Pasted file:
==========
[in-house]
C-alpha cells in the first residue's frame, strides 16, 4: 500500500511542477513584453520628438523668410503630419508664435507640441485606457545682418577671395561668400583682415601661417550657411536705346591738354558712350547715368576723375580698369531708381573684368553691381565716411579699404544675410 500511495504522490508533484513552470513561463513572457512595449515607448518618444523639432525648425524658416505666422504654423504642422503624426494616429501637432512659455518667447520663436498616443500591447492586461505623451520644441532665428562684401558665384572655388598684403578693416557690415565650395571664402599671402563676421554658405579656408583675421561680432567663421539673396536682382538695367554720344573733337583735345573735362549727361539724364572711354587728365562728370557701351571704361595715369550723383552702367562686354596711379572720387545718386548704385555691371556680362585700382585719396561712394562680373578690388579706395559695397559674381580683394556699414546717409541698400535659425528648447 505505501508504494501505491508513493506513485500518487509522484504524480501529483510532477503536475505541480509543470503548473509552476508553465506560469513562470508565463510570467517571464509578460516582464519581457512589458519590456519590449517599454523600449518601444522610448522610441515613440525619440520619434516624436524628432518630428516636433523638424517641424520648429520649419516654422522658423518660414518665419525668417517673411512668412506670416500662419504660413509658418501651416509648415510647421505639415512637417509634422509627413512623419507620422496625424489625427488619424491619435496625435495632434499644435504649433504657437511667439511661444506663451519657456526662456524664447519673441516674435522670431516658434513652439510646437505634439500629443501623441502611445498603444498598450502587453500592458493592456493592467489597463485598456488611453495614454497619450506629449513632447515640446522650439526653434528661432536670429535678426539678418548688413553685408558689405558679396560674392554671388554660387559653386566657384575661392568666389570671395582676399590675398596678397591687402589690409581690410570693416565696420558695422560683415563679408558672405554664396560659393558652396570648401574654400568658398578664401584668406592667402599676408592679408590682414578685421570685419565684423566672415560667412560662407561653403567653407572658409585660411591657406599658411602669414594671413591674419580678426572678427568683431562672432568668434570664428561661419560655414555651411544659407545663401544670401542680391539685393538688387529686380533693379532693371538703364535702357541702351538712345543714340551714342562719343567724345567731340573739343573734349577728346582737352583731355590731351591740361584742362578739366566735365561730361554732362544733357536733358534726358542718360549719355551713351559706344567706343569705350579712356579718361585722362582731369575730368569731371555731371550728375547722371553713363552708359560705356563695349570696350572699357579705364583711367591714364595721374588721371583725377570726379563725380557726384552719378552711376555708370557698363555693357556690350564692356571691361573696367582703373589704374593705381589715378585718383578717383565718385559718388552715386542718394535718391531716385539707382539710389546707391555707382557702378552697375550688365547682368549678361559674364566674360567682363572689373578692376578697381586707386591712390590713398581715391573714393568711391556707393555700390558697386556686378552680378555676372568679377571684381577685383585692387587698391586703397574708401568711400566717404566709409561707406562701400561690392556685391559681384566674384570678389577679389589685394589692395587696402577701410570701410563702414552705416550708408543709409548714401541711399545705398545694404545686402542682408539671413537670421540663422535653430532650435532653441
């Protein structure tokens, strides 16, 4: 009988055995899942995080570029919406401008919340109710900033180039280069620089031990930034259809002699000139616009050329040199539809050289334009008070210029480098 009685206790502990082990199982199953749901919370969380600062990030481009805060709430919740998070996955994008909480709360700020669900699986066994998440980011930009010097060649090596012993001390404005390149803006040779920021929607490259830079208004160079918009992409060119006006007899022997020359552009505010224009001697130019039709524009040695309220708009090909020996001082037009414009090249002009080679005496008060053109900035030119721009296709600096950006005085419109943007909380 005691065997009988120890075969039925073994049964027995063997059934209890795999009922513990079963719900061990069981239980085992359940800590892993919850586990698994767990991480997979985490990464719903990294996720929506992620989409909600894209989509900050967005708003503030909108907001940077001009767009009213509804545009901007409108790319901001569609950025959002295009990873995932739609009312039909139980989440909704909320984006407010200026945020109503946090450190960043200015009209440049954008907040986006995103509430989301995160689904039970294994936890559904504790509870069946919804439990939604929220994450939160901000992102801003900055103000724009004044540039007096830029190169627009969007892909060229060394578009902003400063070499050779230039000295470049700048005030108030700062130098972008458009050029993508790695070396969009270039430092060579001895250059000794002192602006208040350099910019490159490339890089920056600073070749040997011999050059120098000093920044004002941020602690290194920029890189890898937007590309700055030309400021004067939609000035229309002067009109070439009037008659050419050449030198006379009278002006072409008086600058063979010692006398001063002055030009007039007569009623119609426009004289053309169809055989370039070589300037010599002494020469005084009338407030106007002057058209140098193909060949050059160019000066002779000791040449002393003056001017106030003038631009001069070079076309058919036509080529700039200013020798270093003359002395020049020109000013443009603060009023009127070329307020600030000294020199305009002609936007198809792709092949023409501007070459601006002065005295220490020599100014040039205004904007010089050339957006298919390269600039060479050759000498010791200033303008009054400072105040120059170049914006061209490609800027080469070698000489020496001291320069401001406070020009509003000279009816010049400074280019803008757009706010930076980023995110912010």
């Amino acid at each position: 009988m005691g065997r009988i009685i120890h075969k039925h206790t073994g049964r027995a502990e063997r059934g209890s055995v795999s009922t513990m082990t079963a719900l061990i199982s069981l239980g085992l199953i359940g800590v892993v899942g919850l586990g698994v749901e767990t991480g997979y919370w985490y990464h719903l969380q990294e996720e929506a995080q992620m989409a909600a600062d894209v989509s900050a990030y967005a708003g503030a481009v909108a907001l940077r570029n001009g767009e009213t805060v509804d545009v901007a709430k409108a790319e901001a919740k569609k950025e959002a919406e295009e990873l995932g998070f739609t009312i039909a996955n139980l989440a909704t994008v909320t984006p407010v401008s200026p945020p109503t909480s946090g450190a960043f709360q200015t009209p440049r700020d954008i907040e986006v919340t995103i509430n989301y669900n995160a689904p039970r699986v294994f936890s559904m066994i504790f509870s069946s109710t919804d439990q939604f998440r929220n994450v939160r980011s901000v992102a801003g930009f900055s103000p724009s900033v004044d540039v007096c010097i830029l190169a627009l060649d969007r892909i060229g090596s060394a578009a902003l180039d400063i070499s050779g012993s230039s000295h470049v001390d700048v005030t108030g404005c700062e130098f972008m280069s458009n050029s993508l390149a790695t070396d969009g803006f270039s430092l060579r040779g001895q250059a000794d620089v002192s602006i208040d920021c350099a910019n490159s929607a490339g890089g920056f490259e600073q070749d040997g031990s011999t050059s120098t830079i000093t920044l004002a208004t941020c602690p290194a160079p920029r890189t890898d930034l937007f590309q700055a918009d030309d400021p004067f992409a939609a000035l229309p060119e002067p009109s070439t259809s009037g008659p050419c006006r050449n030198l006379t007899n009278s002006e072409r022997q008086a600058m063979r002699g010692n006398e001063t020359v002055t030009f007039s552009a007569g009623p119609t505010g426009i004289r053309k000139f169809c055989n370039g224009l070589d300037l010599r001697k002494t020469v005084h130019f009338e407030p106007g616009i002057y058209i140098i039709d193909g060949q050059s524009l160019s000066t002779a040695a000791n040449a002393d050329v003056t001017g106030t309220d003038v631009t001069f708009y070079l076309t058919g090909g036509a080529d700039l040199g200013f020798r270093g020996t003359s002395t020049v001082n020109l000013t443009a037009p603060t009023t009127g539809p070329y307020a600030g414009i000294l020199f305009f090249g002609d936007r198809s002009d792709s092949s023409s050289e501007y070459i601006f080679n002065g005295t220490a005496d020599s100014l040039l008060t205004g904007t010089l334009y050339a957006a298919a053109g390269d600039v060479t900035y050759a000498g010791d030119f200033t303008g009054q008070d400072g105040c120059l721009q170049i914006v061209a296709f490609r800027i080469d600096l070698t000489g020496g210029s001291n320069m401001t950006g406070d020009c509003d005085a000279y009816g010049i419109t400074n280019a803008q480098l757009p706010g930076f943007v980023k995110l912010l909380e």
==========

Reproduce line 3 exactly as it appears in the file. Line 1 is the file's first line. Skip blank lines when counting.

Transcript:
């Protein structure tokens, strides 16, 4: 009988055995899942995080570029919406401008919340109710900033180039280069620089031990930034259809002699000139616009050329040199539809050289334009008070210029480098 009685206790502990082990199982199953749901919370969380600062990030481009805060709430919740998070996955994008909480709360700020669900699986066994998440980011930009010097060649090596012993001390404005390149803006040779920021929607490259830079208004160079918009992409060119006006007899022997020359552009505010224009001697130019039709524009040695309220708009090909020996001082037009414009090249002009080679005496008060053109900035030119721009296709600096950006005085419109943007909380 005691065997009988120890075969039925073994049964027995063997059934209890795999009922513990079963719900061990069981239980085992359940800590892993919850586990698994767990991480997979985490990464719903990294996720929506992620989409909600894209989509900050967005708003503030909108907001940077001009767009009213509804545009901007409108790319901001569609950025959002295009990873995932739609009312039909139980989440909704909320984006407010200026945020109503946090450190960043200015009209440049954008907040986006995103509430989301995160689904039970294994936890559904504790509870069946919804439990939604929220994450939160901000992102801003900055103000724009004044540039007096830029190169627009969007892909060229060394578009902003400063070499050779230039000295470049700048005030108030700062130098972008458009050029993508790695070396969009270039430092060579001895250059000794002192602006208040350099910019490159490339890089920056600073070749040997011999050059120098000093920044004002941020602690290194920029890189890898937007590309700055030309400021004067939609000035229309002067009109070439009037008659050419050449030198006379009278002006072409008086600058063979010692006398001063002055030009007039007569009623119609426009004289053309169809055989370039070589300037010599002494020469005084009338407030106007002057058209140098193909060949050059160019000066002779000791040449002393003056001017106030003038631009001069070079076309058919036509080529700039200013020798270093003359002395020049020109000013443009603060009023009127070329307020600030000294020199305009002609936007198809792709092949023409501007070459601006002065005295220490020599100014040039205004904007010089050339957006298919390269600039060479050759000498010791200033303008009054400072105040120059170049914006061209490609800027080469070698000489020496001291320069401001406070020009509003000279009816010049400074280019803008757009706010930076980023995110912010």